Mike: Good deal man, so what are we talking about today? This show? I would like to talk about anyways, I would like to talk about running appointments. I was looking back–.

David: Running appointments.

Mike: Yeah, I was looking back through our catalog and we just, we haven’t done many episodes specifically about what to do when you’re out there running appointments. So I thought it’d be a good opportunity to talk about that because we can actually– we can talk about what to do today, during this little pandemic and how to be a little bit extra cautious and just in general. I think just in general is kinda most important because–.

David: Let’s jump right in.

Mike: Yeah, we’re headed that direction – back to normal. So, let’s talk about running an appointment Dave. So what happens? First off, you guys, we’re wholesalers, our objective is to buy and re-sell a property right? So we’re trying to buy it at a great price, we can re-sell it at a good price – so what happened? You did some marketing, you’ve spoke to a bunch of sellers, you weeded a bunch of ’em out because they’re not a motivator, they told you to get lost, now you’re finally– you’ve set an appointment with someone you think is a motivated seller, you’re going out there–what’s next? Alright, so–.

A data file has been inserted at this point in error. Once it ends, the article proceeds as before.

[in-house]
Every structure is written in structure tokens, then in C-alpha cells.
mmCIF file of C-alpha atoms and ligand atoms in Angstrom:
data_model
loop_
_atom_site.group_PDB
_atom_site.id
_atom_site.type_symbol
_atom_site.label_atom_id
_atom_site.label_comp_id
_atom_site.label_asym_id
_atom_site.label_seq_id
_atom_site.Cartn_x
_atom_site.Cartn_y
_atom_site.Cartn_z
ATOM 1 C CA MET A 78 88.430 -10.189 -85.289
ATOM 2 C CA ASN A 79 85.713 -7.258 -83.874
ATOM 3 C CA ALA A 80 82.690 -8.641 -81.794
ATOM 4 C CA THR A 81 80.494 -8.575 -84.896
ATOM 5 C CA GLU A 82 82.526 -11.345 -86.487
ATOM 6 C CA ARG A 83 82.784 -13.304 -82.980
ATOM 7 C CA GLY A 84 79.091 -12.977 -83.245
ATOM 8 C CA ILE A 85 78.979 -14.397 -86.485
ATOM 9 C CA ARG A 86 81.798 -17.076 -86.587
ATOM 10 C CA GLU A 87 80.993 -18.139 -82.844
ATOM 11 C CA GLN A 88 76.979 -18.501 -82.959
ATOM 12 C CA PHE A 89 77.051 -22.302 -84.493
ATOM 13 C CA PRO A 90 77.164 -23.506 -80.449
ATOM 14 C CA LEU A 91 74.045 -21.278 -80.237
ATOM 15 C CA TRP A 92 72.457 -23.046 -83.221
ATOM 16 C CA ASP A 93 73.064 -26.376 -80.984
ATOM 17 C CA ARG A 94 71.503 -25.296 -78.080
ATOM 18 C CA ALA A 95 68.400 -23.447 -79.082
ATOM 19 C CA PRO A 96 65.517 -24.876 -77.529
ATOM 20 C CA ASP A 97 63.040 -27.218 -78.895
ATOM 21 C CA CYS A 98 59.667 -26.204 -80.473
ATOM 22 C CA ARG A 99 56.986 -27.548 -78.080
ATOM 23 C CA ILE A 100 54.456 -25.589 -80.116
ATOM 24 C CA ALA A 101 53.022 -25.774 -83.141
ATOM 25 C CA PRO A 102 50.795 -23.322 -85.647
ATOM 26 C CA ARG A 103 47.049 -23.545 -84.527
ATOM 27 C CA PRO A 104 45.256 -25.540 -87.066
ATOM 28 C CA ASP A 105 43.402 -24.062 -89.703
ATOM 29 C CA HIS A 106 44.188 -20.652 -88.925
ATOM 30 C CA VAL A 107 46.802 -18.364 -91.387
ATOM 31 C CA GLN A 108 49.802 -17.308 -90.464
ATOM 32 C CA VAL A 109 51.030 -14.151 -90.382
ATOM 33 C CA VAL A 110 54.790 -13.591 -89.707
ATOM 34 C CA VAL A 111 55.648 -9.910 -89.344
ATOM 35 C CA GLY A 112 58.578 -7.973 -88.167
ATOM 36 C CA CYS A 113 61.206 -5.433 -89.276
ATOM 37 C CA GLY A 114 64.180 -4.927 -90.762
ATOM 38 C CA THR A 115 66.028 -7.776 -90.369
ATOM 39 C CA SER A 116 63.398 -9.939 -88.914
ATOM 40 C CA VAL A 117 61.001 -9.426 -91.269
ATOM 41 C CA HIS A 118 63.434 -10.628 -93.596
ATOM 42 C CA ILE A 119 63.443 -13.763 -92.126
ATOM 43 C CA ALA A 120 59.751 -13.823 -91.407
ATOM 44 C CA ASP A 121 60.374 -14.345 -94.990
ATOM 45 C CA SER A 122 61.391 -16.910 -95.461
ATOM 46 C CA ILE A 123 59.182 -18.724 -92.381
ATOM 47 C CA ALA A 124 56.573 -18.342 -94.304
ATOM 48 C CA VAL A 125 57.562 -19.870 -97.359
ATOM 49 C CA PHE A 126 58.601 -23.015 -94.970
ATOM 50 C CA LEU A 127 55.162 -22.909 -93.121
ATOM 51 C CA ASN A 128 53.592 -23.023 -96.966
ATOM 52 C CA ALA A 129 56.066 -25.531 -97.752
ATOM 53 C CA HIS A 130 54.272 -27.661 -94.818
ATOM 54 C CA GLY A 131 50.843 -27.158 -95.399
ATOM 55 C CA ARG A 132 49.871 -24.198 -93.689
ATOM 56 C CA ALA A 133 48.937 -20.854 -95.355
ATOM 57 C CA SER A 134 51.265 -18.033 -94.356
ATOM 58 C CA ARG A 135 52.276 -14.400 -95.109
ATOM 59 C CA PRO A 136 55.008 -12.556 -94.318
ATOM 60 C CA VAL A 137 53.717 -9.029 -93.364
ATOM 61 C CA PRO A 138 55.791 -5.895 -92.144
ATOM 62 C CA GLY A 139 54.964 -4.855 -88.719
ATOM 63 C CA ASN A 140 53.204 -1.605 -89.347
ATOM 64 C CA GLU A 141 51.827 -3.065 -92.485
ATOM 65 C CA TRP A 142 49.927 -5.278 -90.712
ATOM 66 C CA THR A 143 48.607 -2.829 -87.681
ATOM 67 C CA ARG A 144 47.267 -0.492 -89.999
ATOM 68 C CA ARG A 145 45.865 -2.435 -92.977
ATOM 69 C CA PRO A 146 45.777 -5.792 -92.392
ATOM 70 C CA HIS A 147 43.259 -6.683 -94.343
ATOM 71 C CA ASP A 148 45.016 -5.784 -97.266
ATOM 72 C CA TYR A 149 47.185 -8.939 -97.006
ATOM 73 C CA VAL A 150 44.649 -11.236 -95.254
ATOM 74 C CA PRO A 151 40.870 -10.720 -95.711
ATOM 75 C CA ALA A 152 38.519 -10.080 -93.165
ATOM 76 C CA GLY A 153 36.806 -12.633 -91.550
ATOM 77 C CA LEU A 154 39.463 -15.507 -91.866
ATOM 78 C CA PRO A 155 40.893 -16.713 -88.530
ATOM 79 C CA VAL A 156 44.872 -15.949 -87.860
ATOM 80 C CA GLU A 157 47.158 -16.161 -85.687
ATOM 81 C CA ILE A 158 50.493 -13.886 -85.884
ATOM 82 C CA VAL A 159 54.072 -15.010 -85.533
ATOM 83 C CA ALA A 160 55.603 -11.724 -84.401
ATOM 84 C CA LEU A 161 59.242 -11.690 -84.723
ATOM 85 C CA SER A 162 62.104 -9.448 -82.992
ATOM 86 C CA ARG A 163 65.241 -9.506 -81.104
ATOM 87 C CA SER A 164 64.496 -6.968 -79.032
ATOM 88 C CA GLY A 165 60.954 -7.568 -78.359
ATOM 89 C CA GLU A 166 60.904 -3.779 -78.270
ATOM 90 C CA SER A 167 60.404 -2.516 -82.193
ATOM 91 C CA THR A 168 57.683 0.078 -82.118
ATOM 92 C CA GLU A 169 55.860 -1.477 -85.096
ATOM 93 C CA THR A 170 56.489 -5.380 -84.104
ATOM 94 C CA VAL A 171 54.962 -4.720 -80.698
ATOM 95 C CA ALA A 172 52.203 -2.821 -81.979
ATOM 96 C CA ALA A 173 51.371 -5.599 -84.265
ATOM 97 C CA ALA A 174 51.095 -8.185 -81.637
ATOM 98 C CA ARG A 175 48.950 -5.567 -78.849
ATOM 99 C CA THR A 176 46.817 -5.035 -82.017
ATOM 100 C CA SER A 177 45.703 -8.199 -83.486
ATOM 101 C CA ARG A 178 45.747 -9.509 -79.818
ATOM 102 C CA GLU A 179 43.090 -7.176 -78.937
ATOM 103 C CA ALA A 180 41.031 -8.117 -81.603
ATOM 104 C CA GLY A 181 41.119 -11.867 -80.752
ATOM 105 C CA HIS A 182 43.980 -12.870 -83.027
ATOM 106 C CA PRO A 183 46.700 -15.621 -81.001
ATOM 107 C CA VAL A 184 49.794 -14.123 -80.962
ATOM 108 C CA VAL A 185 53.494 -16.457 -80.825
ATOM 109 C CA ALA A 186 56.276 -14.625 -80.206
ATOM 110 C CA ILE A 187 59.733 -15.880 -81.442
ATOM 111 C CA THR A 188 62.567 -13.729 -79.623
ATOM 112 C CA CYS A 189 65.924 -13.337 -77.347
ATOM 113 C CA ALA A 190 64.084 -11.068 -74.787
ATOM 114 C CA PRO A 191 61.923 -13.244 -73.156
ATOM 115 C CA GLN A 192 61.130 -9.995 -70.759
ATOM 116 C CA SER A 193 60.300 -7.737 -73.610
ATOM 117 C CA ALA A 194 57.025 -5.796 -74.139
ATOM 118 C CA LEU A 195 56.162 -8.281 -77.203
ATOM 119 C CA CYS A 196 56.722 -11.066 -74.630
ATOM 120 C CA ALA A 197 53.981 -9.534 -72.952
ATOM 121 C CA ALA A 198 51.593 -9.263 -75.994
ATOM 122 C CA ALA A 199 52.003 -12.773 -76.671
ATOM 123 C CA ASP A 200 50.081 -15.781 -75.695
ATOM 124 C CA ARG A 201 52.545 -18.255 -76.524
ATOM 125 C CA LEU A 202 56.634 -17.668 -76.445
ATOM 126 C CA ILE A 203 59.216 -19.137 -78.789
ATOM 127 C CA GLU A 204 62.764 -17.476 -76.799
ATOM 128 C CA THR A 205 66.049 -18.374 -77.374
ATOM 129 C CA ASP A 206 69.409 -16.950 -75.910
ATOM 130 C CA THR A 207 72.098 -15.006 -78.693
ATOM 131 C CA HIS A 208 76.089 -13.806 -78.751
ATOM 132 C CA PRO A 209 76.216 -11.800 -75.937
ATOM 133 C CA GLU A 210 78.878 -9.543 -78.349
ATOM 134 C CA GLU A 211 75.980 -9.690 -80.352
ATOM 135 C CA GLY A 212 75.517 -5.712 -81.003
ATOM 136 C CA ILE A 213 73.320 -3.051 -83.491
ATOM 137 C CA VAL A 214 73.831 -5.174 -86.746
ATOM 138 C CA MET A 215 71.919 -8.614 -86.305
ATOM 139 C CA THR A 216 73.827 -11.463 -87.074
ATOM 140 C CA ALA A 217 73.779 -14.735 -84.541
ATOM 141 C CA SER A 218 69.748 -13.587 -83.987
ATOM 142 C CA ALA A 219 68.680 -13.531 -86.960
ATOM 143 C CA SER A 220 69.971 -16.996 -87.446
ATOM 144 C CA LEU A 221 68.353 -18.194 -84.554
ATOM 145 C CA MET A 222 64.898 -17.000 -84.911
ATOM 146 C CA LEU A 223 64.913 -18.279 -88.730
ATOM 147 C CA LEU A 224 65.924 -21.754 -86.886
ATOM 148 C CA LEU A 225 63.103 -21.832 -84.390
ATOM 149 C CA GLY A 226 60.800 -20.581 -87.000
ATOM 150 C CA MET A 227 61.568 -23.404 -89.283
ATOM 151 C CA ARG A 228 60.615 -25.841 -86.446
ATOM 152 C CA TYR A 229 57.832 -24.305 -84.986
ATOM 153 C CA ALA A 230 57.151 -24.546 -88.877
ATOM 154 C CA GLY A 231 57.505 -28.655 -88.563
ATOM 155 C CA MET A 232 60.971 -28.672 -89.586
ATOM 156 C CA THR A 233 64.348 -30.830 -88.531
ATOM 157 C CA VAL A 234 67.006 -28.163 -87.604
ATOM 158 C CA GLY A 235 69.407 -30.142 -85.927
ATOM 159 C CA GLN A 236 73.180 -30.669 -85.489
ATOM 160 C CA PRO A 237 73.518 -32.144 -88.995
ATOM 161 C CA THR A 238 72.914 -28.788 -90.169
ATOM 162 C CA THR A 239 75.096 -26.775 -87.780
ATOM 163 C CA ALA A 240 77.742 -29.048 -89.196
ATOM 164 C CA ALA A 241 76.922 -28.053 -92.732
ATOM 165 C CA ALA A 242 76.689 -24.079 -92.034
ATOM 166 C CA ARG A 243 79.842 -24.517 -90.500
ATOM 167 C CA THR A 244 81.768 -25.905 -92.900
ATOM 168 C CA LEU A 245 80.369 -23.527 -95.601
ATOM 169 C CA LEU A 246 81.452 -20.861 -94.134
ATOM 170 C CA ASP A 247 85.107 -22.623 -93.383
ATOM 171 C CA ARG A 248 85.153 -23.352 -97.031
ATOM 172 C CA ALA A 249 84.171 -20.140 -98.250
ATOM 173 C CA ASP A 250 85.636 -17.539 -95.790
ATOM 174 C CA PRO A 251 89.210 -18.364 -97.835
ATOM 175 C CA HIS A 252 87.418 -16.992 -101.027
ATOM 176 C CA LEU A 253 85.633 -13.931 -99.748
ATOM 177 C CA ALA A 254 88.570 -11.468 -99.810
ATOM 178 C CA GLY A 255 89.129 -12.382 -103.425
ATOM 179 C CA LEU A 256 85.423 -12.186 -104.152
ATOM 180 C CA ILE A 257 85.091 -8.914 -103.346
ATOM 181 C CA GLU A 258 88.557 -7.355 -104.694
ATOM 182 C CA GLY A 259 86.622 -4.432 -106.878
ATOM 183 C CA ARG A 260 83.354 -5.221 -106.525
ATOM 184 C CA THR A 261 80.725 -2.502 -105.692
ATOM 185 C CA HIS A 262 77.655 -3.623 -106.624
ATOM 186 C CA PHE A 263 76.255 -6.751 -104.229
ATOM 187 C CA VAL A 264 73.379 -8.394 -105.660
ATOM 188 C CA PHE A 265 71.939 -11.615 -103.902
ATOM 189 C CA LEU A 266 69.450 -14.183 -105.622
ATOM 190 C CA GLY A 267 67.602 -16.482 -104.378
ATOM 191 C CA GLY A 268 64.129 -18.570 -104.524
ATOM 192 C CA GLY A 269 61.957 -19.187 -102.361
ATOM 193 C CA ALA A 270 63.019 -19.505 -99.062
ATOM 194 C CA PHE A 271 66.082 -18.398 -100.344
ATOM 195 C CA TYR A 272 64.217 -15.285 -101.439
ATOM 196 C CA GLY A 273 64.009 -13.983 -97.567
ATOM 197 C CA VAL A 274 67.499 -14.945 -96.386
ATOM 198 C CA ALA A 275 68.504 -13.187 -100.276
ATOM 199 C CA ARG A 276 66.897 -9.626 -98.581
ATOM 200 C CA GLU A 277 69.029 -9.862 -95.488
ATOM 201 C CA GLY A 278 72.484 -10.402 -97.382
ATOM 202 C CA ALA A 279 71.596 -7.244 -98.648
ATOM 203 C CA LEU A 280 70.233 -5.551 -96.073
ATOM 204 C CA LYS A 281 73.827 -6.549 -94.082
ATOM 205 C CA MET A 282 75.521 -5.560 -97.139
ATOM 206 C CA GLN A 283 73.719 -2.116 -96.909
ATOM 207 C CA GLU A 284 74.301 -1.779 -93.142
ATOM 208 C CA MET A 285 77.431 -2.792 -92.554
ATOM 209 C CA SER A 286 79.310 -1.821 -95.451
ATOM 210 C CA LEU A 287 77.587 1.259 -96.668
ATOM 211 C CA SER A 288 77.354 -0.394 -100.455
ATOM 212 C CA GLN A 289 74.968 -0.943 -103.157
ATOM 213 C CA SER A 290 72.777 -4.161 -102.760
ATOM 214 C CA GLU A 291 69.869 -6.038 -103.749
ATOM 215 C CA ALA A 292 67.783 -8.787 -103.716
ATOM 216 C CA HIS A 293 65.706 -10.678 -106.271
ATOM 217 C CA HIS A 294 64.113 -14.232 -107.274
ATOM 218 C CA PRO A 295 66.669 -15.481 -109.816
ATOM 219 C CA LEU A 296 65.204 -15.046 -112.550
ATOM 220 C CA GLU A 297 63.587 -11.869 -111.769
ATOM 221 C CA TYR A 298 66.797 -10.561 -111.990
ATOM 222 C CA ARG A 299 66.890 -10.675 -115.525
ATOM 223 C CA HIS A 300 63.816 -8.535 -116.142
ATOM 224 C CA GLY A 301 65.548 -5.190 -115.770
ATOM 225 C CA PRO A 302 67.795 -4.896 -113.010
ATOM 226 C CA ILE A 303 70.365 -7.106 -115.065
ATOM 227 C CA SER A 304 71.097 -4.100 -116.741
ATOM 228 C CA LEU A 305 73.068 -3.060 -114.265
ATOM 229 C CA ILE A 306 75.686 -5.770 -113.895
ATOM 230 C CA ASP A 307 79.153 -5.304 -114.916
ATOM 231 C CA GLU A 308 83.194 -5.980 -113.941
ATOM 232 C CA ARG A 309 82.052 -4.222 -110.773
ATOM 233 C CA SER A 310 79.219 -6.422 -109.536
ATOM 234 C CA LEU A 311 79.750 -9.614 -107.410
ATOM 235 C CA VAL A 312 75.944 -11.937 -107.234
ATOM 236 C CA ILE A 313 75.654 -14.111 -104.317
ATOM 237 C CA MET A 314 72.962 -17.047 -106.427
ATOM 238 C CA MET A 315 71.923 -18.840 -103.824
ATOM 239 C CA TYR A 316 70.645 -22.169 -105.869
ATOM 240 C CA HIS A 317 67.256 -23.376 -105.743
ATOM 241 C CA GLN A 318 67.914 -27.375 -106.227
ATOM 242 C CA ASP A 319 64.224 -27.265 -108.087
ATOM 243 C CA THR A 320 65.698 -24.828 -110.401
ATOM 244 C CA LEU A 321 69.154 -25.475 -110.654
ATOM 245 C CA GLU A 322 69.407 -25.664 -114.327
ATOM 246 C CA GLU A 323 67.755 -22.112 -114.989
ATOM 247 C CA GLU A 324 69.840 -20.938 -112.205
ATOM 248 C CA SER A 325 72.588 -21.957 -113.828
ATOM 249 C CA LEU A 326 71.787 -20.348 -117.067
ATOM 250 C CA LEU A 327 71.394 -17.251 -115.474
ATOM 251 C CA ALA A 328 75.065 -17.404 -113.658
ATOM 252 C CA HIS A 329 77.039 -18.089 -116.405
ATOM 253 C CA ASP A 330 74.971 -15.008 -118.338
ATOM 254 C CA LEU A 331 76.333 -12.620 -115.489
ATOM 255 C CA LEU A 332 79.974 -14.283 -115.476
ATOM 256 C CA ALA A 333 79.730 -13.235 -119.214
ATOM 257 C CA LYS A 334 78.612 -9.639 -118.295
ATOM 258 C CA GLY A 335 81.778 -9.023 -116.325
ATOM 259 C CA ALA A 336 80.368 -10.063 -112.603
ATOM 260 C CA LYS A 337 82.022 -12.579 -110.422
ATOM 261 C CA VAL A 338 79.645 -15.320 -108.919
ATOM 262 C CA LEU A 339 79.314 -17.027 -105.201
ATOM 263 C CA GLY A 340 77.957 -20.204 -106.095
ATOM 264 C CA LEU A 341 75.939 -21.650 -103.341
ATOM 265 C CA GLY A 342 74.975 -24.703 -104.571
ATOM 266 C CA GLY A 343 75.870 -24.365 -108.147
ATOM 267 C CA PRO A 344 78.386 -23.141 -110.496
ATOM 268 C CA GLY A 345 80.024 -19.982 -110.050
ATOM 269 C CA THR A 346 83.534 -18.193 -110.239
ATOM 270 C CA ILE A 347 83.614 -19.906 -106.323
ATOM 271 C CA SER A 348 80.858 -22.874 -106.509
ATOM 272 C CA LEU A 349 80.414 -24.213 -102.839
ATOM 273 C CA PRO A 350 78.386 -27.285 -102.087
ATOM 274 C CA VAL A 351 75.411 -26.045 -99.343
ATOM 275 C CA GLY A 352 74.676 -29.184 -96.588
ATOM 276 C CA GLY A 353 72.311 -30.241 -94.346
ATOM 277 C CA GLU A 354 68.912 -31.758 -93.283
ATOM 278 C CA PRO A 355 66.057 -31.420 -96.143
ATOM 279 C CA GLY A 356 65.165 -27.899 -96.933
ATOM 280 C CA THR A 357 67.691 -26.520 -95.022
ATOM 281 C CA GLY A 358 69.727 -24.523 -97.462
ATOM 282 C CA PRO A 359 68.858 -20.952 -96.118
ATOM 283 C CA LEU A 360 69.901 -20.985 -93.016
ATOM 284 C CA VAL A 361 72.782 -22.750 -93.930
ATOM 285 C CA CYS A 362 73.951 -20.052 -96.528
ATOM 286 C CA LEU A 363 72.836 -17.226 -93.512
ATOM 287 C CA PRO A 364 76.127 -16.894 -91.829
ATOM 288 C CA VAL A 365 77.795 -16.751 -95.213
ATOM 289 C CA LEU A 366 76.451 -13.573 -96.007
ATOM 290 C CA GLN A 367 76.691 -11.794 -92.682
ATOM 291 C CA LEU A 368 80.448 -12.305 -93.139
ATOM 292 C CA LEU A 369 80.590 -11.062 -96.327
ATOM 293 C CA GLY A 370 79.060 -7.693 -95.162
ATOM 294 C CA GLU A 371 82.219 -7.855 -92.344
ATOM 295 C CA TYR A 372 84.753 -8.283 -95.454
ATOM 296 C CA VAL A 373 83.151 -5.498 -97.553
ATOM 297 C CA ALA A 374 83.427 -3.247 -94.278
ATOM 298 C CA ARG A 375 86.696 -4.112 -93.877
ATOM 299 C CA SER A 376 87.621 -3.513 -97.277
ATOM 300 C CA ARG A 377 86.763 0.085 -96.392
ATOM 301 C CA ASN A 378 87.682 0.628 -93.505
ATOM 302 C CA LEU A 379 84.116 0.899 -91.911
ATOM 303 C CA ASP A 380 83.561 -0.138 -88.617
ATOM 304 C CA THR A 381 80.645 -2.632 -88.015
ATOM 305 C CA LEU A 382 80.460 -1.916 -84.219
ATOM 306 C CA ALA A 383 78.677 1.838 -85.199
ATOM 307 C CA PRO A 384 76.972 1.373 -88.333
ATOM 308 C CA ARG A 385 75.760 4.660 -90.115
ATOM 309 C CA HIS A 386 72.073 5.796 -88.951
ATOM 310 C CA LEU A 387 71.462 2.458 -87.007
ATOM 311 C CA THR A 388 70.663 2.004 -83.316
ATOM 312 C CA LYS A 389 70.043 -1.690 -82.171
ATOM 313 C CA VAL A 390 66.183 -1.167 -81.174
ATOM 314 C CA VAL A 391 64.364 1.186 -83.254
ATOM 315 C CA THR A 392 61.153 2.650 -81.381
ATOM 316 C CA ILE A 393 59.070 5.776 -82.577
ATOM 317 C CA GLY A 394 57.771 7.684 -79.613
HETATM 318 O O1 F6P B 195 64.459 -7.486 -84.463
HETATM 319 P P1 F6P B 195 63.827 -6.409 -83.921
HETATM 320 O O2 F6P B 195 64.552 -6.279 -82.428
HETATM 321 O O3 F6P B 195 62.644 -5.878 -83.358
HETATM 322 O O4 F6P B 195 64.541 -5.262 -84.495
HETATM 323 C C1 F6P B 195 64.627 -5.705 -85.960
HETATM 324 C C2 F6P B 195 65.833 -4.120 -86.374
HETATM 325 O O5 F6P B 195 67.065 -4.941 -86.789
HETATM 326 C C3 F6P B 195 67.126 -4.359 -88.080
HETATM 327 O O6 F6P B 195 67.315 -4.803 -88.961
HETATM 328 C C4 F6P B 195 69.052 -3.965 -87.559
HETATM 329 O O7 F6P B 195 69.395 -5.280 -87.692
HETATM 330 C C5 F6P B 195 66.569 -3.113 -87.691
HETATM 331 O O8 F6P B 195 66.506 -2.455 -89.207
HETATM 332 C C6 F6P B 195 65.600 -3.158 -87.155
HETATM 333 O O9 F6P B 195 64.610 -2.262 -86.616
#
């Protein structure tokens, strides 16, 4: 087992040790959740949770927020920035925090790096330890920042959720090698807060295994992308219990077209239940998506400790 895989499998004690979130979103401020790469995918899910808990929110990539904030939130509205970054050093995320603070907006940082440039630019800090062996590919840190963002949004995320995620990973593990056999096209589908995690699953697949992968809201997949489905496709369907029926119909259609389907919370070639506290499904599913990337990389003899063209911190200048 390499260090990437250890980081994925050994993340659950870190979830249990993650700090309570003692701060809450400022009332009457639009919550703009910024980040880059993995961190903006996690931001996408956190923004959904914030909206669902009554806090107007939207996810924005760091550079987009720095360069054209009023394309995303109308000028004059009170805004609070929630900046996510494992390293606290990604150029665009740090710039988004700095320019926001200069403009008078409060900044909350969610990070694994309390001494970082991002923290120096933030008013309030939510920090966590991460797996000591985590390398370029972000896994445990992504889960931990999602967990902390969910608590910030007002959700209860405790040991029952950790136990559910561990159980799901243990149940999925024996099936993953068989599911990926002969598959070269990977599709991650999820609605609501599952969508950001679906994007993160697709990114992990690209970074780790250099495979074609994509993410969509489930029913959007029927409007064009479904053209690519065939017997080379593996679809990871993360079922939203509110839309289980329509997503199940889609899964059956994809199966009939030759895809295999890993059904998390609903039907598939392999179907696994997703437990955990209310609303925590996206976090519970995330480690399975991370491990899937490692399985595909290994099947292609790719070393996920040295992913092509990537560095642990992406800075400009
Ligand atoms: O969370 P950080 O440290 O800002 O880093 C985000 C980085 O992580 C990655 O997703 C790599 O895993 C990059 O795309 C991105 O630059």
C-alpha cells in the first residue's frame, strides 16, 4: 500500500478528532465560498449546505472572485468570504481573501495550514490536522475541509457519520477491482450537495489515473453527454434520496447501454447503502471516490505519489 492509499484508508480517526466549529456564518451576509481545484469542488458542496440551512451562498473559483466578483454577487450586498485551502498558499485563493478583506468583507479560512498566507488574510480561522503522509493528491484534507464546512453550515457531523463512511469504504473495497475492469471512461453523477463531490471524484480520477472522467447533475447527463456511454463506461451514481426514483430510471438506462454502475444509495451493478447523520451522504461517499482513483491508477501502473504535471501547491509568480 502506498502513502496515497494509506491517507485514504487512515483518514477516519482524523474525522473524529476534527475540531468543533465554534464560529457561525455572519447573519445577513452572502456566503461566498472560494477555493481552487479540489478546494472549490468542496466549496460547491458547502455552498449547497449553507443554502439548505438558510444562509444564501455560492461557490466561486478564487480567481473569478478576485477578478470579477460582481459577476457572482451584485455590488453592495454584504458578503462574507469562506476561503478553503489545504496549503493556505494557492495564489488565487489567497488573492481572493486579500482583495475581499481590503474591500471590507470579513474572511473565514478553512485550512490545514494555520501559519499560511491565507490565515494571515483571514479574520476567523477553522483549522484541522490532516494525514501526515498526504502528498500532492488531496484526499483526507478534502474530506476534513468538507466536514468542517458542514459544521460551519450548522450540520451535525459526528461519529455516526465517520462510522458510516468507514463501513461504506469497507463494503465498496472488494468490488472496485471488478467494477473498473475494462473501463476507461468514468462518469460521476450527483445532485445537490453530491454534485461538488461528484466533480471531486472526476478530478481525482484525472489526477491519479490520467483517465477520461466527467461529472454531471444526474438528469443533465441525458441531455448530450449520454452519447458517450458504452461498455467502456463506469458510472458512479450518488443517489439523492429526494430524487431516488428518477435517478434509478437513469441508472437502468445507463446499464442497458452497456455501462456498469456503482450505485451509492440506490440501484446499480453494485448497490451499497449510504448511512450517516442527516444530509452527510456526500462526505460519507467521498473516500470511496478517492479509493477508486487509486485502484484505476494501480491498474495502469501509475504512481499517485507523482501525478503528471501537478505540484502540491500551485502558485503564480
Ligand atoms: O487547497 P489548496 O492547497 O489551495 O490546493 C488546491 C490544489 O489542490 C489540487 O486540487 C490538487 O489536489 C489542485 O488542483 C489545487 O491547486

David: So running appointments, that’s what we’re doing today, running appointments–.

Mike: Exactly–.

David: I love it

Mike: So prior to that, Dave and I are a big fan of preparation. We think that preparation is kinda of a key to success. We actually even have a little, I think a little course on it, we even put it together, inspired one of our podcasts which was about the credibility packet.

David: Oh yeah. Oh yeah.